skip to main content


Title: Distributionally Robust Mean-Variance Portfolio Selection with Wasserstein Distances
We revisit Markowitz’s mean-variance portfolio selection model by considering a distributionally robust version, in which the region of distributional uncertainty is around the empirical measure and the discrepancy between probability measures is dictated by the Wasserstein distance. We reduce this problem into an empirical variance minimization problem with an additional regularization term. Moreover, we extend the recently developed inference methodology to our setting in order to select the size of the distributional uncertainty as well as the associated robust target return rate in a data-driven way. Finally, we report extensive back-testing results on S&P 500 that compare the performance of our model with those of several well-known models including the Fama–French and Black–Litterman models.  more » « less
Award ID(s):
1820942
NSF-PAR ID:
10303798
Author(s) / Creator(s):
; ;
Date Published:
Journal Name:
Management science
ISSN:
0025-1909
Format(s):
Medium: X
Sponsoring Org:
National Science Foundation
More Like this
  1. We revisit Markowitz’s mean-variance portfolio selection model by considering a distributionally robust version, in which the region of distributional uncertainty is around the empirical measure and the discrepancy between probability measures is dictated by the Wasserstein distance. We reduce this problem into an empirical variance minimization problem with an additional regularization term. Moreover, we extend the recently developed inference methodology to our setting in order to select the size of the distributional uncertainty as well as the associated robust target return rate in a data-driven way. Finally, we report extensive back-testing results on S&P 500 that compare the performance of our model with those of several well-known models including the Fama–French and Black–Litterman models. This paper was accepted by David Simchi-Levi, finance.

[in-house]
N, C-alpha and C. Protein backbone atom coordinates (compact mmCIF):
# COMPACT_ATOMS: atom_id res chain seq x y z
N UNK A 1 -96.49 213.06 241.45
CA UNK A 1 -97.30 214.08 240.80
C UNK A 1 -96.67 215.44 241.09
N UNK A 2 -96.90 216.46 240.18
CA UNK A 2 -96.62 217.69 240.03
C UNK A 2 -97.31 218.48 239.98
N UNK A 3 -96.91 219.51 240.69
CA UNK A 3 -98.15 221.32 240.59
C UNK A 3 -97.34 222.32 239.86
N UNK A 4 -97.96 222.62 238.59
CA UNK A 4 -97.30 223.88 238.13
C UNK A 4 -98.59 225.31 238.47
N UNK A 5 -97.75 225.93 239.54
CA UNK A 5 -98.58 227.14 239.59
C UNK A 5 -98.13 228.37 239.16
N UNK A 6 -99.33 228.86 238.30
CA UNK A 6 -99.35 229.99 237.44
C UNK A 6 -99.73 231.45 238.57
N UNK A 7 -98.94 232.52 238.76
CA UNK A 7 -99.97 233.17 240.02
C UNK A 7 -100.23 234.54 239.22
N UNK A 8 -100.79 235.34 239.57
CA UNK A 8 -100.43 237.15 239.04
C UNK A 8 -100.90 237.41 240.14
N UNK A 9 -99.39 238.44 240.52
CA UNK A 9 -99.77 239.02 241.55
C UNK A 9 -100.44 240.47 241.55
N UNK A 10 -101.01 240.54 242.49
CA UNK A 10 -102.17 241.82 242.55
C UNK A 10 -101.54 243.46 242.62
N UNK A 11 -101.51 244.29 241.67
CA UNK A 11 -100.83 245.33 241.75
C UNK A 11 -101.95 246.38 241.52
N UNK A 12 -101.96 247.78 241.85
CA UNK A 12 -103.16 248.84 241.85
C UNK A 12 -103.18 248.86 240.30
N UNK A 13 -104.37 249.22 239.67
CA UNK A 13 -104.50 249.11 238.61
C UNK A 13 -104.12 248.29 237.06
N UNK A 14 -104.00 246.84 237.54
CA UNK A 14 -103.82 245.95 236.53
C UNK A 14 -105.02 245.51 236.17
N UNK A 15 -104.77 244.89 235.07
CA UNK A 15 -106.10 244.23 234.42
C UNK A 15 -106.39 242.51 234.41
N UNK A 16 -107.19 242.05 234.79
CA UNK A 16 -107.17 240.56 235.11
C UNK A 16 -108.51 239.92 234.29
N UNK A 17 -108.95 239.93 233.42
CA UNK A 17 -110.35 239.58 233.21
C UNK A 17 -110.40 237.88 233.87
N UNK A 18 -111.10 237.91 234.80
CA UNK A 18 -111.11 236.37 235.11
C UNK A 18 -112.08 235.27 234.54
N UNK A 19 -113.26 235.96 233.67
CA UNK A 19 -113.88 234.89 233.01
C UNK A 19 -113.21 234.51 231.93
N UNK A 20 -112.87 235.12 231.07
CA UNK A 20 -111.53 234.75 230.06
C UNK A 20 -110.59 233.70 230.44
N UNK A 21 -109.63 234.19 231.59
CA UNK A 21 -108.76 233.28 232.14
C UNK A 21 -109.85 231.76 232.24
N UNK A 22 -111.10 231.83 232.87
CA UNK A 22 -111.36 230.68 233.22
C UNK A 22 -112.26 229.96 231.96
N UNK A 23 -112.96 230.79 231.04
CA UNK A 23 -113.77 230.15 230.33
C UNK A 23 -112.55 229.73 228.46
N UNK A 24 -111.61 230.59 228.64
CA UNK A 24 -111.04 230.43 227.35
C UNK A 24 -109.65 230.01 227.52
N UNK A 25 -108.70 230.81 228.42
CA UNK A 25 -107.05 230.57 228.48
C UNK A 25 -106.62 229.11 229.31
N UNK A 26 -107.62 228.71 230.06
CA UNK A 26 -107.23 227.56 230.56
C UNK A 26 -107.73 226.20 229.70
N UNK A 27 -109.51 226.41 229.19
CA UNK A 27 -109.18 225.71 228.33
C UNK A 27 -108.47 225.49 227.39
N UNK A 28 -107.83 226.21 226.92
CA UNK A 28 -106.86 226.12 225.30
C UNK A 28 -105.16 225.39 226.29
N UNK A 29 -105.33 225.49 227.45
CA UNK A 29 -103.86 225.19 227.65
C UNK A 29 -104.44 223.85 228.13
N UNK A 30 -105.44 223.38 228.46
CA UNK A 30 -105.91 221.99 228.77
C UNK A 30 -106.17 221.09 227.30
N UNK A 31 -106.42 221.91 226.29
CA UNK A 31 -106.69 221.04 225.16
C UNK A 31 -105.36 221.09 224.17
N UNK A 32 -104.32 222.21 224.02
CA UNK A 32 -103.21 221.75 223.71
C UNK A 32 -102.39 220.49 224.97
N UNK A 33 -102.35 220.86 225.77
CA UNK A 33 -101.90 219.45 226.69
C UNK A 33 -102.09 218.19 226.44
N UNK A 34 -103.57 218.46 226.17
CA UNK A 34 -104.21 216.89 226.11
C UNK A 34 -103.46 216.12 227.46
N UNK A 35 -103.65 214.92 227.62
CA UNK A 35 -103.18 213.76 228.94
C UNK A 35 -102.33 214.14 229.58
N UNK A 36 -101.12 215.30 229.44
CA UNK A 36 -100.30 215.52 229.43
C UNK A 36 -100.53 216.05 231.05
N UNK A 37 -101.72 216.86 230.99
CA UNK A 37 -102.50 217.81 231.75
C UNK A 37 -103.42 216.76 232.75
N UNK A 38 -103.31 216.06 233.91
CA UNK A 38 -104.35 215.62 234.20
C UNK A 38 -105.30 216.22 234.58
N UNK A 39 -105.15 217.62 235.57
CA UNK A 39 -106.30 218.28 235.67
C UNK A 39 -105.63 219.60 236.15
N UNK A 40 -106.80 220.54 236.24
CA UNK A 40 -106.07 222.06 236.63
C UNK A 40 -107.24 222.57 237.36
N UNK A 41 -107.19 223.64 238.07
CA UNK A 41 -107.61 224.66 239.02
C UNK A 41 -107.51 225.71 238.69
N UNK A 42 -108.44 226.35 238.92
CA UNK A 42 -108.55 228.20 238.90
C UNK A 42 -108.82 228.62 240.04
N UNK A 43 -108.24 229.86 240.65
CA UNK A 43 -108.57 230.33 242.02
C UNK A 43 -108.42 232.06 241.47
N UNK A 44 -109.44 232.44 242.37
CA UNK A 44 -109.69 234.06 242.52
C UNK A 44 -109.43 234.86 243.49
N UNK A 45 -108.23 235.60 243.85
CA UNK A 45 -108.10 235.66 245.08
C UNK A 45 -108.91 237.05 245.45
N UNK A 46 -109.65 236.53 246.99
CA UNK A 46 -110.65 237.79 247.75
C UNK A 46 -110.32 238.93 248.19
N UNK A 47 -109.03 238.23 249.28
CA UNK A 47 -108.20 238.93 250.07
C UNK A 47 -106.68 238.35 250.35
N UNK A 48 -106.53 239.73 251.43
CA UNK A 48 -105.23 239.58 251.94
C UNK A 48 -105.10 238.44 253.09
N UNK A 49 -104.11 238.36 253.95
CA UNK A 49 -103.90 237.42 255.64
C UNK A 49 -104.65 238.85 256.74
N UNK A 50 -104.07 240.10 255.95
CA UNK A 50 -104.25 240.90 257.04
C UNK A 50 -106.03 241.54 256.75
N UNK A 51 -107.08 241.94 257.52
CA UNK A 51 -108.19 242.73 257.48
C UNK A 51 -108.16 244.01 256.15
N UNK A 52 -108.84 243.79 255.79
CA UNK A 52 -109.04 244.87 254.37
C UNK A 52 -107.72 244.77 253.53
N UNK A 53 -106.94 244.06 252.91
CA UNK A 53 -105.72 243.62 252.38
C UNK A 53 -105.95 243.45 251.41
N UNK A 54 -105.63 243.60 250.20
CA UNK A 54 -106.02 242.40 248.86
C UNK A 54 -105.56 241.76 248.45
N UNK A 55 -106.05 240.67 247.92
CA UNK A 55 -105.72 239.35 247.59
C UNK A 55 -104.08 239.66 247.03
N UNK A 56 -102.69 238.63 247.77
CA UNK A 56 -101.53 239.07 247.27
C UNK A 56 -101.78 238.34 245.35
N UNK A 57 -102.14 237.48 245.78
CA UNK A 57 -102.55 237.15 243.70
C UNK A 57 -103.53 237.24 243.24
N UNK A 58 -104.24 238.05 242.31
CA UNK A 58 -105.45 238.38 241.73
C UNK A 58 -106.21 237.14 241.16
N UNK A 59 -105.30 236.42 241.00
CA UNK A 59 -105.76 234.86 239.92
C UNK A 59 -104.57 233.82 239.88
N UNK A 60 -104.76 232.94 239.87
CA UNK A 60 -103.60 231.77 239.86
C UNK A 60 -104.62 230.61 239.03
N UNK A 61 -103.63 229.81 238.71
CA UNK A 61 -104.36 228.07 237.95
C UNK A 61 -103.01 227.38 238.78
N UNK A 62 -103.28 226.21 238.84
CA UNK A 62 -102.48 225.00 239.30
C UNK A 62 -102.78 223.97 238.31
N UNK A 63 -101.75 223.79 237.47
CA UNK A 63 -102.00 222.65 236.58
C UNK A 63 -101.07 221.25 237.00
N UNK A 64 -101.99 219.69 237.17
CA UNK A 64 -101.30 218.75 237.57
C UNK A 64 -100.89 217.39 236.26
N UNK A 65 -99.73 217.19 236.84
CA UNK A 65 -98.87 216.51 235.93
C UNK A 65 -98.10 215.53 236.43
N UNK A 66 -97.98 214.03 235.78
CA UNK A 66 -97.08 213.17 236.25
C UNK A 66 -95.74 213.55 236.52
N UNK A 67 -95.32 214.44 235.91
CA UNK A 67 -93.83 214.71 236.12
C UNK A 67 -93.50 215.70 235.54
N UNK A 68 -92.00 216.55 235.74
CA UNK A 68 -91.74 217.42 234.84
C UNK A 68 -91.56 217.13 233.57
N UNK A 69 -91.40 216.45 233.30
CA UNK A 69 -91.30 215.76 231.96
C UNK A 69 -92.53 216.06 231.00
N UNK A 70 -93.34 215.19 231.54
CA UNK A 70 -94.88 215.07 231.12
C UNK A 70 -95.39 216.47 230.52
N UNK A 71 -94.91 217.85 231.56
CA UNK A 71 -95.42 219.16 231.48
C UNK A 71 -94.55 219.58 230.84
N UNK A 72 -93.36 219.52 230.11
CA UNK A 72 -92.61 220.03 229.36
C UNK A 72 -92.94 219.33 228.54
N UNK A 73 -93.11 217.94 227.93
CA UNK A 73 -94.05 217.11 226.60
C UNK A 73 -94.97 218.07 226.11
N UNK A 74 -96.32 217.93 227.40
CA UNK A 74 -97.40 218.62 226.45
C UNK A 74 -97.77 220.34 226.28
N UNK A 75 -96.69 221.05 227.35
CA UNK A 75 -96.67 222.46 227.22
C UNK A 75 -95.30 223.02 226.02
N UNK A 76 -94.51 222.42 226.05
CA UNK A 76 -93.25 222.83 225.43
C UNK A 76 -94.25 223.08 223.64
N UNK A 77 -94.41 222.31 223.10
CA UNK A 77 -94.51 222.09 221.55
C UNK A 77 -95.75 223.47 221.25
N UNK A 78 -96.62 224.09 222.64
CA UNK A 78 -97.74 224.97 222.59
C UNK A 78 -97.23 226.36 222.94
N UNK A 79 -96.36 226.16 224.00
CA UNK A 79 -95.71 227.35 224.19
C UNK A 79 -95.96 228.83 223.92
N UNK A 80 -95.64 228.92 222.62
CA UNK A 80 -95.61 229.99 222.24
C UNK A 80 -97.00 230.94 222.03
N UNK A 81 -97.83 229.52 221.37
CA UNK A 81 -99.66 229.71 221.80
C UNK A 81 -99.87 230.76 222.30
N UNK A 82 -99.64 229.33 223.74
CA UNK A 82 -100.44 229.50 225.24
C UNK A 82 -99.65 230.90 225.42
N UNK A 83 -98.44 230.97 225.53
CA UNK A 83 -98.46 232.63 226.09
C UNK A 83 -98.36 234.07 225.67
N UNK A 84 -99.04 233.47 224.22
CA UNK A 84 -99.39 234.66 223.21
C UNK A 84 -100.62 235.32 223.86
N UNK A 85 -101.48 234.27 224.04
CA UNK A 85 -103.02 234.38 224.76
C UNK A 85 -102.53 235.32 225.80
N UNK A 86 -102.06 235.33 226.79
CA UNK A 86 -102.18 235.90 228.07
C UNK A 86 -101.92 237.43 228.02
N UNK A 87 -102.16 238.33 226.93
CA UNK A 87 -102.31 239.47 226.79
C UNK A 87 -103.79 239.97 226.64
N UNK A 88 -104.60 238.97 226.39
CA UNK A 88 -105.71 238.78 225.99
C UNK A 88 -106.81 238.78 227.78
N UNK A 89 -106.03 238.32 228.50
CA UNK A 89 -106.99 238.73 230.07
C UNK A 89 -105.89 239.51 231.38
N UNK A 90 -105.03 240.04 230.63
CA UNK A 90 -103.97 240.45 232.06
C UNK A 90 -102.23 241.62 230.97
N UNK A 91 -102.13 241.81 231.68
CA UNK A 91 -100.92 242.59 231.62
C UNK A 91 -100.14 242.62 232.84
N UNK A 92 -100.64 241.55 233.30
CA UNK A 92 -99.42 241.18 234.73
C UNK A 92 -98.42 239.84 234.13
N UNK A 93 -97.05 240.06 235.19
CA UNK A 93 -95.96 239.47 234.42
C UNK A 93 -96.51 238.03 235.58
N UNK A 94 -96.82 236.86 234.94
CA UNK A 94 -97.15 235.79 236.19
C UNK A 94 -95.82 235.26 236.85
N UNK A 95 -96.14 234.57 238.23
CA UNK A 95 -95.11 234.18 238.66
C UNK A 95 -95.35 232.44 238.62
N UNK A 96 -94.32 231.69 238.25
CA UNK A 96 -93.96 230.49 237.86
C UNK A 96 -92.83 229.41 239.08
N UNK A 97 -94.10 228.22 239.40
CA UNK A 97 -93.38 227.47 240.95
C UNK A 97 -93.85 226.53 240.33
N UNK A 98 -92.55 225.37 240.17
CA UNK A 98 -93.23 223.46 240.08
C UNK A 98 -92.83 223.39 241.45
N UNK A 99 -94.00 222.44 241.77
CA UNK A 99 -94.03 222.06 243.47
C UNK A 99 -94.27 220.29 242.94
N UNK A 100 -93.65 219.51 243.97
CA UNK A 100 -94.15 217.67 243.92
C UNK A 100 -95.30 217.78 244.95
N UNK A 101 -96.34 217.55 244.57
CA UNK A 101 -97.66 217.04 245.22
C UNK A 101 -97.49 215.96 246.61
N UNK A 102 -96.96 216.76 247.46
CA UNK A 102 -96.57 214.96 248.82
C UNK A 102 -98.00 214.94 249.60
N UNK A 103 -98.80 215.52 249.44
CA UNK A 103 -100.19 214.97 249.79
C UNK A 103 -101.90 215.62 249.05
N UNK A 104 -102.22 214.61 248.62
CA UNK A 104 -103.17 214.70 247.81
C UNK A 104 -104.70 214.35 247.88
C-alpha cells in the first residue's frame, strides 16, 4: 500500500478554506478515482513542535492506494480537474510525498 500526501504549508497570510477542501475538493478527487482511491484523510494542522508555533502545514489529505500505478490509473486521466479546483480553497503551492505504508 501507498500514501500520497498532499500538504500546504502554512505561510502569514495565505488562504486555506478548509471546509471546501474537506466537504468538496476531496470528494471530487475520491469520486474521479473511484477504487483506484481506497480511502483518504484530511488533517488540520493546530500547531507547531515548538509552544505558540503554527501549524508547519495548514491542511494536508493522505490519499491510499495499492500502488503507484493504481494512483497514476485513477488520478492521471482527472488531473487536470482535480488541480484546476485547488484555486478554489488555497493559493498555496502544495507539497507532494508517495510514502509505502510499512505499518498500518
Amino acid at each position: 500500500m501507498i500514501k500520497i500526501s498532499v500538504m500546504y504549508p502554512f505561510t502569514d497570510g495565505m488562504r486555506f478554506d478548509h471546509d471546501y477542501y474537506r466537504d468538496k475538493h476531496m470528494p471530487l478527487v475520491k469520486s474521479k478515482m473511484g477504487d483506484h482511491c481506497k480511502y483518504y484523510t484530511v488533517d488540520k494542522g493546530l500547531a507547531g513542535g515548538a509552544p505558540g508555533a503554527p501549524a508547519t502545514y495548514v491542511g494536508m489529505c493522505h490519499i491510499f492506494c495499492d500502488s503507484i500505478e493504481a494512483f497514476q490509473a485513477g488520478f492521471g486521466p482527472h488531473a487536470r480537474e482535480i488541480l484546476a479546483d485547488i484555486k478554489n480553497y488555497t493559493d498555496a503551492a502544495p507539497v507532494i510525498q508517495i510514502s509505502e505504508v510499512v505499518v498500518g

more » « less
  2. Abstract

    Linear mixed‐effects models are powerful tools for analysing complex datasets with repeated or clustered observations, a common data structure in ecology and evolution. Mixed‐effects models involve complex fitting procedures and make several assumptions, in particular about the distribution of residual and random effects. Violations of these assumptions are common in real datasets, yet it is not always clear how much these violations matter to accurate and unbiased estimation.

    Here we address the consequences of violations in distributional assumptions and the impact of missing random effect components on model estimates. In particular, we evaluate the effects of skewed, bimodal and heteroscedastic random effect and residual variances, of missing random effect terms and of correlated fixed effect predictors. We focus on bias and prediction error on estimates of fixed and random effects.